Epicauta funebris

Margined Blister Beetle
Epicauta funebris

Identification:

Margined Blister Beetle Epicauta funebris on Cup Plant. August 01, 2010 Wheatley, Ontario.
Margined Blister Beetle Epicauta funebris on Cup Plant. August 01, 2010 Wheatley, Ontario.


Head: Almost entirely black, or covered with varying degrees of gray pile, but always a black spot on top of head. Faint indented line down middle of head. Eyes slightly bulging, indented (emarginate) around antenna bases. Long black whiskers (palpi); males have longer, flatter segments than female; last segment longer than eye width on both male and female.

Margined Blister Beetle Epicauta funebris on grass. July 21, 2008 Wheatley, Ontario.
Margined Blister Beetle Epicauta funebris on grass. July 21, 2008 Wheatley, Ontario.

Antenna: Black, thin. Segment 1 only slightly wider than others. Segment 2 shortest; 3 longest. Rest of segments 2.5 times as long as wide (Main ID). Although segments become progressively thinner, they retain the same length on each segment to tip. Antenna are more slender and longer than in Epicauta cinerea.
Thorax: Black, narrower than head; neck or base area very narrow, sides slanting out to middle of segment. Varying amounts of gray pile along side edges and down the middle. Note: narrow

Margined Blister Beetle Epicauta funebris matting on Cup Plant. August 11, 2009 Wheatley, Ontario.
Margined Blister Beetle Epicauta funebris matting on Cup Plant. August 11, 2009 Wheatley, Ontario.

base may not be visible depending on tilt of head.
Wings (Elytra): Black, outlined along side edges and down middle with gray pile. Tips of wings slightly narrowed at center divide. Tip of abdomen usually visible, more so on female.
Legs: Black, covered with varying amounts of gray pile. Spurs thicker than in Epicauta cinerea. No white patch on underside of thigh (femur) like E. cinerea.
Abdomen: Gray with black stripe between segments. Tip black. Abdomen thicker on female.
Note: Two other colour forms: entirely black to brownish-black in south-west U.S. and entirely gray (cinerous) to light brown in southern mid U.S. Neither form is present in Ontario.

Margined Blister Beetle Epicauta funebris on Nightshade family plant. August 12, 2006 Wheatley, Ontario.
Margined Blister Beetle Epicauta funebris on Nightshade family plant. August 12, 2006 Wheatley, Ontario.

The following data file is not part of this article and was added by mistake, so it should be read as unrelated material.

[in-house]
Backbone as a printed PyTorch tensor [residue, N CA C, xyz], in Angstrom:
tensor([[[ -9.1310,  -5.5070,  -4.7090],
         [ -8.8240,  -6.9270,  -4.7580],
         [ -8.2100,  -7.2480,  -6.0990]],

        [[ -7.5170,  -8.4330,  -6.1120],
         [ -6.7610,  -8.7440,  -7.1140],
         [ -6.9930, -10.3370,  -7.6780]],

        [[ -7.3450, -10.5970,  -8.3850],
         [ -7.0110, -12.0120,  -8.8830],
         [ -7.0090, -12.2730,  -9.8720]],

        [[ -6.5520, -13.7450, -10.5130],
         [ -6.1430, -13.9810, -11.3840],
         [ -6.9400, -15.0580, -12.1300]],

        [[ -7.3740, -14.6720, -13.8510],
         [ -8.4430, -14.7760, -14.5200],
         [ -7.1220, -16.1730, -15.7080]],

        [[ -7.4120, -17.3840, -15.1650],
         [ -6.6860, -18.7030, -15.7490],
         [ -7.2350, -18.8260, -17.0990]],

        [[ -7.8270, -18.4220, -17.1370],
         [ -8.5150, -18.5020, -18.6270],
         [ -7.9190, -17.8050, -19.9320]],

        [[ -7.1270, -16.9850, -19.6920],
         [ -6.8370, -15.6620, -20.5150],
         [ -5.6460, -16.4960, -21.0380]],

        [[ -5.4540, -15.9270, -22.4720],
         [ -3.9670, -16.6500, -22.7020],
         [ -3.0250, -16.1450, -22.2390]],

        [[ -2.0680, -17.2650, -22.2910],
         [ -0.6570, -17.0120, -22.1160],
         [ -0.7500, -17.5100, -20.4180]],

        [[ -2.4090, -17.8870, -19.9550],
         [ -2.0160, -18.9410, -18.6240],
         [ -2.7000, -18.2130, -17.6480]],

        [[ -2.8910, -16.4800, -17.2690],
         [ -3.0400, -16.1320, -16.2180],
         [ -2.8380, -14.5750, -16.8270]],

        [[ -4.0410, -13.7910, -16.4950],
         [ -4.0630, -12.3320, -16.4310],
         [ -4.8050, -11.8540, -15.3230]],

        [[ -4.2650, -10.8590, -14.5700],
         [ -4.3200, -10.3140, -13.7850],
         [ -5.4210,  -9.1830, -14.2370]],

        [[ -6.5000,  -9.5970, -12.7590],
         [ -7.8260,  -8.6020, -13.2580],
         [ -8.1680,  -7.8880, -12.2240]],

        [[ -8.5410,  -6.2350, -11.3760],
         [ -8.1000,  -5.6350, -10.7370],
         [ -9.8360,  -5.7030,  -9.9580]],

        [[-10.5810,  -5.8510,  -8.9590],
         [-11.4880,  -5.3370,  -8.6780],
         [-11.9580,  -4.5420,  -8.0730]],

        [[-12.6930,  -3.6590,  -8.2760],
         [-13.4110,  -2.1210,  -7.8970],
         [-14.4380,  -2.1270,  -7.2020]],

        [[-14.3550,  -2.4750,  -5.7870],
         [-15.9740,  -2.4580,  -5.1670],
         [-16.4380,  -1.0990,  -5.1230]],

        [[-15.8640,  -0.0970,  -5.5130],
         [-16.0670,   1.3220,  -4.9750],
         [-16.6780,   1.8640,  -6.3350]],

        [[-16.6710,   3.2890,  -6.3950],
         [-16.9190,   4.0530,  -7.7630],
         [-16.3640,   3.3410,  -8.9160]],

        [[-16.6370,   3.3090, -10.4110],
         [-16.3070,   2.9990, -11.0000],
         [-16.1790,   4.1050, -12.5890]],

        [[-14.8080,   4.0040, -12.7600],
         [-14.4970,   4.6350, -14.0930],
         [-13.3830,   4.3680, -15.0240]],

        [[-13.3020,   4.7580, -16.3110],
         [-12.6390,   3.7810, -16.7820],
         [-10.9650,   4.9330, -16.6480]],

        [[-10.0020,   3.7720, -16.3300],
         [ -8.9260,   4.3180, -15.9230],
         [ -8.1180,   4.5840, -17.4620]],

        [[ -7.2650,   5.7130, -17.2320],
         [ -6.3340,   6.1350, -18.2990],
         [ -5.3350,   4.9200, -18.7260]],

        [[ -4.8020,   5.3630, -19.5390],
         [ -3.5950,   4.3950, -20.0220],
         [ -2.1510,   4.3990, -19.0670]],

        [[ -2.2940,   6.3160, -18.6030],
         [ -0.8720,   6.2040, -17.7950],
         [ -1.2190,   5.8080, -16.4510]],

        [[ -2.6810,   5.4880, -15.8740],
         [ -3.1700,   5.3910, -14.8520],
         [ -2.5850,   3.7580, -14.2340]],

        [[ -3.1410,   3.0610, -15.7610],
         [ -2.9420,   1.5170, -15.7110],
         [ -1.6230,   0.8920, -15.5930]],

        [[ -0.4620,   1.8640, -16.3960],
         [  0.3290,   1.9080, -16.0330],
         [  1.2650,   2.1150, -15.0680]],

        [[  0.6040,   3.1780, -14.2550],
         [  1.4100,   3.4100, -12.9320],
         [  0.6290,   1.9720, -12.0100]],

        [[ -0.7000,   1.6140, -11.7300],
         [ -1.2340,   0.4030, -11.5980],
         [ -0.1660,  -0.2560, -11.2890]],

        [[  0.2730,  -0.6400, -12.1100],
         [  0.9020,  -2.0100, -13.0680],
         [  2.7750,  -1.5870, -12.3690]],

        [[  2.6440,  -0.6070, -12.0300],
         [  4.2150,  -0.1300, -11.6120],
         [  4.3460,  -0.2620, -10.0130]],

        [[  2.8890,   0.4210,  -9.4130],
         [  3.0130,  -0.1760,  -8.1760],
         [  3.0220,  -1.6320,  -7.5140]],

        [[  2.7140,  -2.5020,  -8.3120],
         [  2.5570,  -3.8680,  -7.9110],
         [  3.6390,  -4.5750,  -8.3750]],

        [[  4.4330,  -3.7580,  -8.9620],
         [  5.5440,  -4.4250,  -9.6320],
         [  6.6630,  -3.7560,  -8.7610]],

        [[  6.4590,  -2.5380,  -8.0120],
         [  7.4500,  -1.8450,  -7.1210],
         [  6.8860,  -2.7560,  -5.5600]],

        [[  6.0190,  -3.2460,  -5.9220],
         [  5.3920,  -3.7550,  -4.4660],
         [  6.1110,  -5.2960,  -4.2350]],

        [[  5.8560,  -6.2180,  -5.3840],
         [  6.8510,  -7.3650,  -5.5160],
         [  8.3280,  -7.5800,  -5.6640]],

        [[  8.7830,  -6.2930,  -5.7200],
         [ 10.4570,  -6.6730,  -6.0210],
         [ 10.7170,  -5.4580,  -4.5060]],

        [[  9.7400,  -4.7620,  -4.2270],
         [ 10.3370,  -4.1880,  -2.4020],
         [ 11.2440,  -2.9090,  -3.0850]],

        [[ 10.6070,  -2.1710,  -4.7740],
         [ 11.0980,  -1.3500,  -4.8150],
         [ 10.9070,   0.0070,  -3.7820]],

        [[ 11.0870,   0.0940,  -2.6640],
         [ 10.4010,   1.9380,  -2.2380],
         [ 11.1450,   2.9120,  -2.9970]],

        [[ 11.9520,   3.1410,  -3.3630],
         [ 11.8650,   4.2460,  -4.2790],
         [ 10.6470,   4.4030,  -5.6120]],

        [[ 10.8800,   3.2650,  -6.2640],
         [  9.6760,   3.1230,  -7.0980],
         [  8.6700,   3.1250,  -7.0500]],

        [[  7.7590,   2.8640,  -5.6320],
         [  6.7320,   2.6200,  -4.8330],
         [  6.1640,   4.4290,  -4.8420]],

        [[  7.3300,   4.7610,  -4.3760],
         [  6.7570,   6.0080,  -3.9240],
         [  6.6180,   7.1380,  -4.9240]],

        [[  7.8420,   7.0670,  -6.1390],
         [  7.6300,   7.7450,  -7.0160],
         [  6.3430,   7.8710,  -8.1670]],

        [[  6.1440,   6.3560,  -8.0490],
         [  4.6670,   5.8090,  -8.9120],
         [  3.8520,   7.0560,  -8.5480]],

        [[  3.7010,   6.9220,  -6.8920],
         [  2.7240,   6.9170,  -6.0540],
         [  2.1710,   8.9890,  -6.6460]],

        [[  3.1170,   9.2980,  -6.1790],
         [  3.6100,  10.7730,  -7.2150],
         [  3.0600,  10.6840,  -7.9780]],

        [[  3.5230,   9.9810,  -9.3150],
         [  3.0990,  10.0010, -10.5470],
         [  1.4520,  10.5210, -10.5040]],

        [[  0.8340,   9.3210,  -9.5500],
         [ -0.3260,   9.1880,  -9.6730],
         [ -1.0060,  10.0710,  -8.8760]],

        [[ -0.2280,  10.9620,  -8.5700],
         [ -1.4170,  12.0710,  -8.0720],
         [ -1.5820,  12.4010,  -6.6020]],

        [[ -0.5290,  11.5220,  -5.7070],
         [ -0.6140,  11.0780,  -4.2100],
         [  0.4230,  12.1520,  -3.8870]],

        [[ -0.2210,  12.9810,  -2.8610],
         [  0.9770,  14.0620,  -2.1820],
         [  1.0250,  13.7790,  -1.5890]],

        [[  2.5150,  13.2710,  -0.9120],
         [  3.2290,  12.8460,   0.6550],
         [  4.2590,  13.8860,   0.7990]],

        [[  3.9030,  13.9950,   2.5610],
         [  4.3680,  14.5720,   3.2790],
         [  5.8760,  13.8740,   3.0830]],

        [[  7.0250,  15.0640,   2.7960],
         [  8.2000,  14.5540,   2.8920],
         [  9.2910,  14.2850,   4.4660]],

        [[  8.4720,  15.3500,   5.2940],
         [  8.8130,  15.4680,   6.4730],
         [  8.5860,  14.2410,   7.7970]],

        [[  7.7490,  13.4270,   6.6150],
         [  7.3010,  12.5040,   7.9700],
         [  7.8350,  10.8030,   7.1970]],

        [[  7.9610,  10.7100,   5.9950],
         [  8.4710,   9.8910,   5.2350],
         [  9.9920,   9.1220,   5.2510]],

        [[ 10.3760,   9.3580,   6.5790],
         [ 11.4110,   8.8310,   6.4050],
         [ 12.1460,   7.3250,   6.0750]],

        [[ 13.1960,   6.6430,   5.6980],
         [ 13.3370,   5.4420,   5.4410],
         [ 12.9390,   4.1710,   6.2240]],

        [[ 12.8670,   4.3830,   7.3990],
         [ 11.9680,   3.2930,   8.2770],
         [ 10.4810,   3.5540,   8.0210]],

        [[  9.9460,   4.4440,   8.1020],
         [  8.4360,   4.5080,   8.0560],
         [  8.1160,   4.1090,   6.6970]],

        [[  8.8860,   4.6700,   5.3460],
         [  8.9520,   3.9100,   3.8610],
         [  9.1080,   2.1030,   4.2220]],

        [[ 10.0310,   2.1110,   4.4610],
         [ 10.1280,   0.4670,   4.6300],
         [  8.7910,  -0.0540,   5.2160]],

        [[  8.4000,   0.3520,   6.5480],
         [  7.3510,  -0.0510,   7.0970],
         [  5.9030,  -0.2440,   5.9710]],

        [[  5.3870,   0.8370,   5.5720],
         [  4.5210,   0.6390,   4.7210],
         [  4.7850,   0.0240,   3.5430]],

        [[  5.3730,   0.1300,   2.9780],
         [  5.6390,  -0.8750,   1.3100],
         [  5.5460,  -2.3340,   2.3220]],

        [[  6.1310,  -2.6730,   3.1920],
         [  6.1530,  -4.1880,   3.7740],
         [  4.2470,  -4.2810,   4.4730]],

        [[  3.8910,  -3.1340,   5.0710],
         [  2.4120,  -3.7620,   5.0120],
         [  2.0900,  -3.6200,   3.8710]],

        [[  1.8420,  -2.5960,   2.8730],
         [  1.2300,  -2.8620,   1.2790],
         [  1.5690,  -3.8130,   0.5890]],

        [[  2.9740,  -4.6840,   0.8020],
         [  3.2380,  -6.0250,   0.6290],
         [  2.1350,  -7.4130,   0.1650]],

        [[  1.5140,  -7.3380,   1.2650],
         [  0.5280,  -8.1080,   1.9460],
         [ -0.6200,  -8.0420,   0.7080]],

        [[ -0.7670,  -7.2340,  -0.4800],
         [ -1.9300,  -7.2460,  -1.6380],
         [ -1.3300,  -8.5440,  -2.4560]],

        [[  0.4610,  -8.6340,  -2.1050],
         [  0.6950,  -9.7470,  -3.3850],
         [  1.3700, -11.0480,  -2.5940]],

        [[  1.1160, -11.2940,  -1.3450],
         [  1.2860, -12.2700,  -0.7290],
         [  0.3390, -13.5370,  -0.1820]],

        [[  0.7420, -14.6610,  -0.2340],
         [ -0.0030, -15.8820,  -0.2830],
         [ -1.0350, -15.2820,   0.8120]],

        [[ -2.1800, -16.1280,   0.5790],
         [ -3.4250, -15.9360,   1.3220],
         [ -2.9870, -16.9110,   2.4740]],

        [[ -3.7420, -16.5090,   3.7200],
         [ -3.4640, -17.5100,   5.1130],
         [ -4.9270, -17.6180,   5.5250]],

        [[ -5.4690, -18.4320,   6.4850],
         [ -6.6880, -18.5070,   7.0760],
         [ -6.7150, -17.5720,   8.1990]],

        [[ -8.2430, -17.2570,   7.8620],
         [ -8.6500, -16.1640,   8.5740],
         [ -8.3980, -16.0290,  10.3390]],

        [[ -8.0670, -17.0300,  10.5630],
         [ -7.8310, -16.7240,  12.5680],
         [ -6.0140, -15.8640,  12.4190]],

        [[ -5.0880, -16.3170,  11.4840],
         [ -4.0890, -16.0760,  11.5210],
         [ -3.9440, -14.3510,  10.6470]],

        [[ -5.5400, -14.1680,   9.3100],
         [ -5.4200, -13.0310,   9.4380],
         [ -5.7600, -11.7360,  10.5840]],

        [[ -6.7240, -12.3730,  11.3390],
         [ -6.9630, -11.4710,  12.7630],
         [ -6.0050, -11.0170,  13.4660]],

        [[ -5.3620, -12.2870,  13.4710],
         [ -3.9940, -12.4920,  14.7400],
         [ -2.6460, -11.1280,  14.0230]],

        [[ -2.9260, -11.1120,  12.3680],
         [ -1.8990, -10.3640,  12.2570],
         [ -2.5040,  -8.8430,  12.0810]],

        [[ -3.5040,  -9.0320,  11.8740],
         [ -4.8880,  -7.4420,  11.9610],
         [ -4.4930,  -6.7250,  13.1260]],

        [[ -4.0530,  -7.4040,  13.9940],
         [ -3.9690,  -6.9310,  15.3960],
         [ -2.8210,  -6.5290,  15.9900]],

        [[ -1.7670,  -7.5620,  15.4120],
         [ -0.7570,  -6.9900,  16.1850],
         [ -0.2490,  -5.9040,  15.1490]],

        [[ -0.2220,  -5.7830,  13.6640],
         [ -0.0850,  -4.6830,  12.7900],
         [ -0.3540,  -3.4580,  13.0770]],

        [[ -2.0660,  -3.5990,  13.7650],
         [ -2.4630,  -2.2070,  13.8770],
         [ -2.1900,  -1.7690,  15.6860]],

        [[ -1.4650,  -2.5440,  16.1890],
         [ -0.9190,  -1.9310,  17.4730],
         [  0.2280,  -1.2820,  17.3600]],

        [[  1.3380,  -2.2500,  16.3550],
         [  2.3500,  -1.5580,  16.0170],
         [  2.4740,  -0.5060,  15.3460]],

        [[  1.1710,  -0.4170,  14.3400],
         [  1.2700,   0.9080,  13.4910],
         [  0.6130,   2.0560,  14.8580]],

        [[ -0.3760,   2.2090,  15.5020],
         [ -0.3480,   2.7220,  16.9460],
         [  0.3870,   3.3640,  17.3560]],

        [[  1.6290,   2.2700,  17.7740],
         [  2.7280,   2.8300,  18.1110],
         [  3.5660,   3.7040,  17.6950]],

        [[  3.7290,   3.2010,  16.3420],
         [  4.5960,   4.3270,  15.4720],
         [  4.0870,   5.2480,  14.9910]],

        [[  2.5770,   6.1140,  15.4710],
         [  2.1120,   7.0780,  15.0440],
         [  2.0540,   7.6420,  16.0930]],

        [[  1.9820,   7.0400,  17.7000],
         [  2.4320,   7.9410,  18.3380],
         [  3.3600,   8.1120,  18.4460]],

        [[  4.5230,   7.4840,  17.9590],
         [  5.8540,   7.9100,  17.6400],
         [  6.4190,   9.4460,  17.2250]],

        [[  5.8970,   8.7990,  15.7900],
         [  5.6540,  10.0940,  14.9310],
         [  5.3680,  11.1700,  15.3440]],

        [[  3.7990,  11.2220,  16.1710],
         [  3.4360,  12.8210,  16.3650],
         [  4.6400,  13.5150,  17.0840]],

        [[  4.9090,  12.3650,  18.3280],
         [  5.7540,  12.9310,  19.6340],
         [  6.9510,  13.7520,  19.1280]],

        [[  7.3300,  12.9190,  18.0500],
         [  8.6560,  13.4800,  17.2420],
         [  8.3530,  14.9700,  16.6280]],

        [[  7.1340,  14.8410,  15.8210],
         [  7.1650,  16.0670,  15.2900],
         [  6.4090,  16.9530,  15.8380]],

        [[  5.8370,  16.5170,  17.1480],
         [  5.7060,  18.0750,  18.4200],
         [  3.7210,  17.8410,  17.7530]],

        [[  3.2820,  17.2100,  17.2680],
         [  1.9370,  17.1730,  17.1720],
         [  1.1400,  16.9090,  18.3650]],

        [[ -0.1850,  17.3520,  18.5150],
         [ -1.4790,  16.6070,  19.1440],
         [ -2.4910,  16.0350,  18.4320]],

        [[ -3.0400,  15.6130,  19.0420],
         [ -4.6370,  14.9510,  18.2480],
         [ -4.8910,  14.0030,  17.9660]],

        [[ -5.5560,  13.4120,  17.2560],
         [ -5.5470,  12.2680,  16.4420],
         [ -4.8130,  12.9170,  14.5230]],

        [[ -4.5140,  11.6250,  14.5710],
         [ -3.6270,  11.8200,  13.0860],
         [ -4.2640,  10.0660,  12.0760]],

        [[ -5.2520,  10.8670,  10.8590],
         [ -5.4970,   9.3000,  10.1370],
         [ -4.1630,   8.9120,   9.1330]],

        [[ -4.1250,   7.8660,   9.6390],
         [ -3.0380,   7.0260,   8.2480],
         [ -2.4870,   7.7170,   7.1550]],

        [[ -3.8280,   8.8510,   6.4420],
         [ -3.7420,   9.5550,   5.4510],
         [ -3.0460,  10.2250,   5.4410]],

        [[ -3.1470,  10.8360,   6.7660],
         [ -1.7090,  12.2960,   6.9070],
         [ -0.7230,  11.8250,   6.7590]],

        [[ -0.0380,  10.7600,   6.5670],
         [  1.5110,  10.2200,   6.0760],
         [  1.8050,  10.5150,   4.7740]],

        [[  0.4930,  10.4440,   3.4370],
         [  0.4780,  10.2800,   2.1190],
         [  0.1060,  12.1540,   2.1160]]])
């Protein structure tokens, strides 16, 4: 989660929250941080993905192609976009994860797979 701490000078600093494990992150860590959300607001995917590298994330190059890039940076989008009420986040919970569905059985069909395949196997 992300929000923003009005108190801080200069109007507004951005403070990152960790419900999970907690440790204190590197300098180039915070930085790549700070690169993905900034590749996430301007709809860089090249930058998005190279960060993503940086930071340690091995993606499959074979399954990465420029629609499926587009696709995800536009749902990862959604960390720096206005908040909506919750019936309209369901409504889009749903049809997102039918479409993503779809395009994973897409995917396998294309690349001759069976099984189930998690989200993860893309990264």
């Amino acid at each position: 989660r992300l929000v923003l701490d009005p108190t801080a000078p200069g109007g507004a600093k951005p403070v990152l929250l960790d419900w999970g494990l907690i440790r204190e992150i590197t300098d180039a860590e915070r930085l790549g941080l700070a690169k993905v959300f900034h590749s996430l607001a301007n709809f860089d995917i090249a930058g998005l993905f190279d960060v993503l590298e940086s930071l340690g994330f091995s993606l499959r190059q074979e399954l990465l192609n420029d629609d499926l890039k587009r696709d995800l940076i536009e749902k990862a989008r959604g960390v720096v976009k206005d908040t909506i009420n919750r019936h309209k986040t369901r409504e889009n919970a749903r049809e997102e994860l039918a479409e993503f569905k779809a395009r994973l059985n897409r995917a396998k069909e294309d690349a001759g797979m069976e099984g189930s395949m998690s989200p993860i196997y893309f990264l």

Similar Species: Length of each segment of antenna on Epicauta cinerea become progressive shorter to tip, and segments are wider. On Epicauta funebris segment length remains constant; segments much thinner. Antenna barely reach to base of wings (elytra) on E. cinerea. On  E. funebris they extend past base of elytra. E. cinerea spurs are narrow, hair-like; whiskers (palpi) segments are shorter and both antenna and whiskers are hairy.

Size: 8 to 21 mm long. Average 12 to 16

Margined Blister Beetle Epicauta funebris male on Black-eyed Susan. July 14, 2009 Wheatley, Ontario.
Margined Blister Beetle Epicauta funebris male on Black-eyed Susan. July 14, 2009 Wheatley, Ontario.

Habitat: Forest edges, meadows, field crops.

Food: Listed as a pest of alfalfa, potatoes and soybeans, but feed on a wide variety of plants, preferring the flowers: Nightshade family Solanaceae like Clammy Weed Physalis heterophylla, beets, eggplant, tomato, Ragweed Amaranthus, Devil’s Walking Stick Aralia spinosa, Morning Glory Ipomoea, wild grapes Vitis.
In Wheatley they are especially fond of Cup Plant Silphium perfoliatum both flowers and leaves, Black-eyed Susan flowers and even Lilypads Nymphaea, and farmer’s field crops of potato, soybean and tomato.

Flight Time: Mid July to early September.

Life Cycle: Females dig tube-like tunnels in an inch of soil and lay an average of 300 yellow eggs in a masses of about 30 each and cover them up. Eggs hatch 3 to 4 weeks later and larvae search out grasshopper eggs in the soil; the Two-Striped Grasshopper Melanoplus bivittatus and the Differential M. differentialis. Although late in the season, larvae reach the 6th instar before winter and continue feeding all winter. Some pupate the next spring and some can wait for another year.
Larvae accumulate cantharidin, a defensive chemical, during all stages of development. Adult females lose the chemical as they mature, but males have an increase of cantharidin which is transferred to the female when mating. The chemical is also discharged from the leg joints as protection from predators.

Comments: Not listed for Ontario. BugGuide has a series of 4 photos from Mississauga, Ontario (found on wild grape) listed under the generic section Cinerea Group.
Recorded from Wheatley, Ontario since 2006.

For information on synonyms, references and type specimens see next page

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